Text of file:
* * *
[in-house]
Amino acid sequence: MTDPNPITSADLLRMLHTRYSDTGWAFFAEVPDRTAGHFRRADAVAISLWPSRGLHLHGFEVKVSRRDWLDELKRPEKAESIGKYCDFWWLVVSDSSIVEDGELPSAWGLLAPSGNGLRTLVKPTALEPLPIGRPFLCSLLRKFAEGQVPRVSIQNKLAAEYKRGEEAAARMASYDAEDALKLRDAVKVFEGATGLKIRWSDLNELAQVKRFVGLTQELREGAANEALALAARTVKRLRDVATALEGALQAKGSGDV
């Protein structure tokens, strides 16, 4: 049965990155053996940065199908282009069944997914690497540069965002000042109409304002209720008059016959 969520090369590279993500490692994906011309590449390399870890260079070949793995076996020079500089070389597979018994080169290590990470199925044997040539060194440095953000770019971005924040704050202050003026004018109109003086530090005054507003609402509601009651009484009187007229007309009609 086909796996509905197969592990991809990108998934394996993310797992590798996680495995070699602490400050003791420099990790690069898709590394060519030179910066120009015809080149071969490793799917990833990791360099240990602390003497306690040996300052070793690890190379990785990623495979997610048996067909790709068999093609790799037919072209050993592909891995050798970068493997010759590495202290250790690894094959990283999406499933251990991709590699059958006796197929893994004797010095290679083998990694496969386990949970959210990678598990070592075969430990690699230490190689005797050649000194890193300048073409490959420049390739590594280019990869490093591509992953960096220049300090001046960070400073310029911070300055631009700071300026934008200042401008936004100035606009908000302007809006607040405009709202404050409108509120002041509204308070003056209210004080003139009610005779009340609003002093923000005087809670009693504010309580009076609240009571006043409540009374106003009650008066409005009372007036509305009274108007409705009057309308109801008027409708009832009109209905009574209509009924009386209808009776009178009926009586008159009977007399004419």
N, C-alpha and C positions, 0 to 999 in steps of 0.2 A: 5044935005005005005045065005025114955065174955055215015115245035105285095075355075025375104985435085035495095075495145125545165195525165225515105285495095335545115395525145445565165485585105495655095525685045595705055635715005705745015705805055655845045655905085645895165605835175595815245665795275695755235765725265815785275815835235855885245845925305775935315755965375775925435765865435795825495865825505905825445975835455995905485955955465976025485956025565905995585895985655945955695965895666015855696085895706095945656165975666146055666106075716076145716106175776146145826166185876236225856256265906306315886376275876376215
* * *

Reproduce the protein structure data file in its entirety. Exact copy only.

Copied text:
[in-house]
Amino acid sequence: MTDPNPITSADLLRMLHTRYSDTGWAFFAEVPDRTAGHFRRADAVAISLWPSRGLHLHGFEVKVSRRDWLDELKRPEKAESIGKYCDFWWLVVSDSSIVEDGELPSAWGLLAPSGNGLRTLVKPTALEPLPIGRPFLCSLLRKFAEGQVPRVSIQNKLAAEYKRGEEAAARMASYDAEDALKLRDAVKVFEGATGLKIRWSDLNELAQVKRFVGLTQELREGAANEALALAARTVKRLRDVATALEGALQAKGSGDV
């Protein structure tokens, strides 16, 4: 049965990155053996940065199908282009069944997914690497540069965002000042109409304002209720008059016959 969520090369590279993500490692994906011309590449390399870890260079070949793995076996020079500089070389597979018994080169290590990470199925044997040539060194440095953000770019971005924040704050202050003026004018109109003086530090005054507003609402509601009651009484009187007229007309009609 086909796996509905197969592990991809990108998934394996993310797992590798996680495995070699602490400050003791420099990790690069898709590394060519030179910066120009015809080149071969490793799917990833990791360099240990602390003497306690040996300052070793690890190379990785990623495979997610048996067909790709068999093609790799037919072209050993592909891995050798970068493997010759590495202290250790690894094959990283999406499933251990991709590699059958006796197929893994004797010095290679083998990694496969386990949970959210990678598990070592075969430990690699230490190689005797050649000194890193300048073409490959420049390739590594280019990869490093591509992953960096220049300090001046960070400073310029911070300055631009700071300026934008200042401008936004100035606009908000302007809006607040405009709202404050409108509120002041509204308070003056209210004080003139009610005779009340609003002093923000005087809670009693504010309580009076609240009571006043409540009374106003009650008066409005009372007036509305009274108007409705009057309308109801008027409708009832009109209905009574209509009924009386209808009776009178009926009586008159009977007399004419």
N, C-alpha and C positions, 0 to 999 in steps of 0.2 A: 5044935005005005005045065005025114955065174955055215015115245035105285095075355075025375104985435085035495095075495145125545165195525165225515105285495095335545115395525145445565165485585105495655095525685045595705055635715005705745015705805055655845045655905085645895165605835175595815245665795275695755235765725265815785275815835235855885245845925305775935315755965375775925435765865435795825495865825505905825445975835455995905485955955465976025485956025565905995585895985655945955695965895666015855696085895706095945656165975666146055666106075716076145716106175776146145826166185876236225856256265906306315886376275876376215